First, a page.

April is Financial Literacy Month in the United States—and it provides an excellent opportunity to review and improve your business finances. First observed in April 2004, Financial Literacy Month is intended to educate people on the principles of finance and planning for a secure financial future. It’s a topic as important for businesses as it is for individuals.
Top financial challenges for businesses
Businesses face many financial challenges, from getting started and attaining profitability to navigating the financial demands of various growth phases. According to data from the US Census Bureau, there were over 32.6 million small businesses as of 2018 (the most recent data), and 99.7% of them have 500 or fewer employees. Small businesses power the United States economy, but they face particular financial challenges. Staying in business is one of the biggest: although 80% of small businesses make it through Year 1, nearly half are out of business by the end of Year Five, according to the US Chamber of Commerce.
Why? For nearly half, it’s lack of funds—difficulty accessing the working capital needed to meet short-term liabilities and operational expenses, to keep the lights on, people on staff, and the business running. Limited or insufficient cash flow leads to many other financial problems, including missed business opportunities, too much debt, failure to raise capital, poor marketing, missed or late bill payments, and the mixing of personal and business finances.
Businesses need access to working capital. Without it, they risk their business growth—and sometimes the business itself. But it’s not always easy to obtain working capital, especially for small, young, or rapidly growing businesses. Traditional lending like bank financing—loans and lines of credit—often have requirements that young or new businesses cannot meet. Or, their terms and repayment schedules make it difficult for small businesses to meet them and remain profitable and growing. Other options may not be better, putting small or young businesses at risk of predatory lenders or at the mercy of venture capital investors who take an equity stake in a growing business.
Business owners can benefit from thinking outside the bank for their working capital financing during Financial Literacy Month and at any time all year. Here is what business owners should know about an often-overlooked financing option: factoring.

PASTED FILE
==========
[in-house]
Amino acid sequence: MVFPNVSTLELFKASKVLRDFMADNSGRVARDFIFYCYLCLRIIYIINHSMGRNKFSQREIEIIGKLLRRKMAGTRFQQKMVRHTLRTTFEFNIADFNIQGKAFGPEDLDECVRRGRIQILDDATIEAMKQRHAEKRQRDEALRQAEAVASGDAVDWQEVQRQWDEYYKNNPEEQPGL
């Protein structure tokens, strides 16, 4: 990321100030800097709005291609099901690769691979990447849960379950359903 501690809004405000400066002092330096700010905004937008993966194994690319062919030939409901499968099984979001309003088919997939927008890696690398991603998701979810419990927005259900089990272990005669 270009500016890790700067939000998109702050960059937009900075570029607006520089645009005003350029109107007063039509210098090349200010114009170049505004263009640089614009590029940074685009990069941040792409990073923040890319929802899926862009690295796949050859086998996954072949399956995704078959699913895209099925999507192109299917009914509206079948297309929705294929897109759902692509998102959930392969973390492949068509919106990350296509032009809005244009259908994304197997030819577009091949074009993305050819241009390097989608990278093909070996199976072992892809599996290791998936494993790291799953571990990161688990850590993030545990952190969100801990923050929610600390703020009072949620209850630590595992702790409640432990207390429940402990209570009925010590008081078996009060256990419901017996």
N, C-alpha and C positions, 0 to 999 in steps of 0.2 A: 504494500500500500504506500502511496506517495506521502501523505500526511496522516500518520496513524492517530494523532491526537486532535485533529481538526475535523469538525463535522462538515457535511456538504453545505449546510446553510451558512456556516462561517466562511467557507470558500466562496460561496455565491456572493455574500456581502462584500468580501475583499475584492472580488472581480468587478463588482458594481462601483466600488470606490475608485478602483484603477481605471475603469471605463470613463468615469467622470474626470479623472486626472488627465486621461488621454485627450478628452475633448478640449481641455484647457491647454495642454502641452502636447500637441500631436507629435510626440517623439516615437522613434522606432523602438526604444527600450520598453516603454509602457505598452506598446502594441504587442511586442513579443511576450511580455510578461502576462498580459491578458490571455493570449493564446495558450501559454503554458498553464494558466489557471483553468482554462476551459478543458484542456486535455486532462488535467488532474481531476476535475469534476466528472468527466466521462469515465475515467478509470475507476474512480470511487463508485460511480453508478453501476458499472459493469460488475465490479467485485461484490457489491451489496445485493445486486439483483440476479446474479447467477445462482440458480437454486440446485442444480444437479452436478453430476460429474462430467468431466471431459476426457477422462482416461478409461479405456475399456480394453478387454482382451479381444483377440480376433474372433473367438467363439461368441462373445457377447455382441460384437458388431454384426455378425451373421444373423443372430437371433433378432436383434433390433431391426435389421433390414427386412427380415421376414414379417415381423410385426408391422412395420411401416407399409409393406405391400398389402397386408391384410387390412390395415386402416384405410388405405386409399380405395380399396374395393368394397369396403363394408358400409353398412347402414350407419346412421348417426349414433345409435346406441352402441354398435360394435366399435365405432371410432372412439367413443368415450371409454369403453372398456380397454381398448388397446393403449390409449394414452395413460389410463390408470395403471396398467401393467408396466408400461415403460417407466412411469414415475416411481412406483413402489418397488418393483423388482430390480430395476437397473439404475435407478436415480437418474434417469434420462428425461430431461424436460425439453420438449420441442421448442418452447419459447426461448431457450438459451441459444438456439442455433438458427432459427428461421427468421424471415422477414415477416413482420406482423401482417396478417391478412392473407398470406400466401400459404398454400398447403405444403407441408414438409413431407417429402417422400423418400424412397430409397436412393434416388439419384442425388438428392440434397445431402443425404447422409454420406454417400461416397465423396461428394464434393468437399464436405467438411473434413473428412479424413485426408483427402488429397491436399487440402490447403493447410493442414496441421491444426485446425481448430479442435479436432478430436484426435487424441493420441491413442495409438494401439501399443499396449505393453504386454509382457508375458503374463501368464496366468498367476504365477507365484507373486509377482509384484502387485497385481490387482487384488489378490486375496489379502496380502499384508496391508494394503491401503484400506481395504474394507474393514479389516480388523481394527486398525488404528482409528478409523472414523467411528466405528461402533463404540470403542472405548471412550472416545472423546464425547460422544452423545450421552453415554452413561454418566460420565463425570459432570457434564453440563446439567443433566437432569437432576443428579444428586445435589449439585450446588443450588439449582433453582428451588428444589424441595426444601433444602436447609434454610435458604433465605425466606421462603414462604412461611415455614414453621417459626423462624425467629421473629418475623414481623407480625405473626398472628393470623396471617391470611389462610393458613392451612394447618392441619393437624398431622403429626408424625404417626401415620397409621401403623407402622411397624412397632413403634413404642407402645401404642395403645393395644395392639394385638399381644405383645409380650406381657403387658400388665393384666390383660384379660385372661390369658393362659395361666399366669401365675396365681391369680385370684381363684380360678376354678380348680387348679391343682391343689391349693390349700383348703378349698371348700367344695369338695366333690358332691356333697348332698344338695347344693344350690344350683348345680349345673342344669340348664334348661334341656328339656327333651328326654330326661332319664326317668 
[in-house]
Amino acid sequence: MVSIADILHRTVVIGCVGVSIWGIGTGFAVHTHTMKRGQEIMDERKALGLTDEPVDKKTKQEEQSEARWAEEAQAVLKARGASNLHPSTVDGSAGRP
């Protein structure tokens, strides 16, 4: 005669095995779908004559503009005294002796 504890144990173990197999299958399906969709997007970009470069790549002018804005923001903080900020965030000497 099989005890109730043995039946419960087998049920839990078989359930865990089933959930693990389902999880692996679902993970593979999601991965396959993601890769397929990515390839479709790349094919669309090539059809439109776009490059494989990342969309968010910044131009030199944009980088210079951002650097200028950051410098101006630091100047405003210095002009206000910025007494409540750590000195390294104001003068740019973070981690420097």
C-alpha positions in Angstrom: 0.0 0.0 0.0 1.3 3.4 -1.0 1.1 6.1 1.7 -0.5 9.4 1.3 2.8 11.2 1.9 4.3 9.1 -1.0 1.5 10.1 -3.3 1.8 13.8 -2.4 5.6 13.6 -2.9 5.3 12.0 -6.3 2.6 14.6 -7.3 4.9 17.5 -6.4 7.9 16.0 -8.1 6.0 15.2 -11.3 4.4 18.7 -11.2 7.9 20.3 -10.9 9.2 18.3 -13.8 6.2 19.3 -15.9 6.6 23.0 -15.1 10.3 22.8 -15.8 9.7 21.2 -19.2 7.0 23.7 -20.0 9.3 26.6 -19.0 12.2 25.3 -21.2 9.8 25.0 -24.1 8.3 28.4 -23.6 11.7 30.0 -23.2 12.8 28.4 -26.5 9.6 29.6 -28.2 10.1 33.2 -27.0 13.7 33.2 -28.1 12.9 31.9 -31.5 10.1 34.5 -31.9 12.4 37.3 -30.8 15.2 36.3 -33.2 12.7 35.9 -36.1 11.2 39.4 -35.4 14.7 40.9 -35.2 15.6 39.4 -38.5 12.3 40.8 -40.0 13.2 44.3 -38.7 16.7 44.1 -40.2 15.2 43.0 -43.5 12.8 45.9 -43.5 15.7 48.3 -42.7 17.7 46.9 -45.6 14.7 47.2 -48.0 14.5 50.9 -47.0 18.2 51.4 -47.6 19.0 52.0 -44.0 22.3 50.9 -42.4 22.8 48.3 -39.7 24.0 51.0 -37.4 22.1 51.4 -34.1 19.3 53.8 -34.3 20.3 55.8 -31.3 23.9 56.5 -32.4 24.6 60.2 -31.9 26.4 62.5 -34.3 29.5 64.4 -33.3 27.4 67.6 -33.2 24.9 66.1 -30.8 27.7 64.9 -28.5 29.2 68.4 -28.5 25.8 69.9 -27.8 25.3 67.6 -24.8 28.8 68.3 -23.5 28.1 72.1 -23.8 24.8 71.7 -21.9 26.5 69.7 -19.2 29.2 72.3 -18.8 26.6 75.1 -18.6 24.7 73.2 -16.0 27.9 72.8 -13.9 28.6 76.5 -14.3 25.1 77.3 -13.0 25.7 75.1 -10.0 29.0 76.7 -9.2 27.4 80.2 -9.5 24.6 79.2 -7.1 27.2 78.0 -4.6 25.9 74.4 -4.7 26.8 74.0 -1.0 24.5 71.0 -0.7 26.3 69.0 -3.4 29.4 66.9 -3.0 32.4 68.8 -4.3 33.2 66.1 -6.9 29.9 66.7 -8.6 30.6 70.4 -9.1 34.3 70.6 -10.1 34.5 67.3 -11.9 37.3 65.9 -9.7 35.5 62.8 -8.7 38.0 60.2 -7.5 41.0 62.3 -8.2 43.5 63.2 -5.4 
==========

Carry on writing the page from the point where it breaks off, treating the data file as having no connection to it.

What is factoring?
Factoring, also known as invoice factoring, is a financing method based on the purchasing of accounts receivable. A factoring company purchases the unpaid invoices of a business for services already rendered or products already purchased. The factoring company advances funds to the business and then follows up with the customer for payment. When payment is made, the factoring company then pays the business the balance of the invoice less a fee.
Who benefits from factoring?
Businesses of any size can benefit from factoring when they need access to cash but do not qualify for bank financing. These include situations in which a business has been turned down for bank financing. These reasons can be customer concentration, credit score concerns, insufficient assets or net worth, or being a start-up or new company without a long enough track record to satisfy the bank’s lending requirements.
Factoring is an option when delayed invoice payment, a large order, or other unexpected circumstances constrain a business’s access to working capital—at any stage, and for businesses of any size. Established businesses may face challenges when they land new accounts and must fund the rapid growth that can come with large new orders. Factoring can also benefit businesses recovering from a financial setback, helping them regain profitability. In addition, businesses can also realize benefits from factoring by outsourcing management of accounts receivable to a professional factoring company. This can relieve pressure on staff or reduce accounting errors that may delay payment, ultimately helping a business get paid more quickly and be more efficient overall.
When should I factor my invoices?
Put simply, factor your invoices when the gross margin on the next sale is greater than the cost of factoring, or when your business will save money with trade discounts, reduced administrative costs and collection fees that offset the cost of factoring. Another smart reason to factor is when landing new business—and funding it—through factoring will increase your bottom line.
How much does factoring cost?
The fee varies by the amount of time it takes to collect the receivables. Typically, the fee ranges from 2-5% of the invoice’s face value. Some factoring companies (like Prairie Business Credit) will only collect the fee when you receive your payment.
Does factoring affect my credit rating?
Factoring invoices gives businesses access to cash to pay bills, pay down debts, meet operational expenditures, and make investments in growth. This can help businesses improve their credit ratings and take advantage of discounts and better terms from suppliers. Ultimately, these actions can help to accelerate a business’s ability to obtain bank financing in the future.
Looking to protect and grow your business with access to working capital? We can help. Prairie Business Credit is a national working capital provider to young, growing, or recovering businesses. We offer accounts receivable financing, purchase order financing, and equipment financing. Our company serves both as a trusted financial resource and consultant to entrepreneurs dedicated to building their businesses and ensuring their success.
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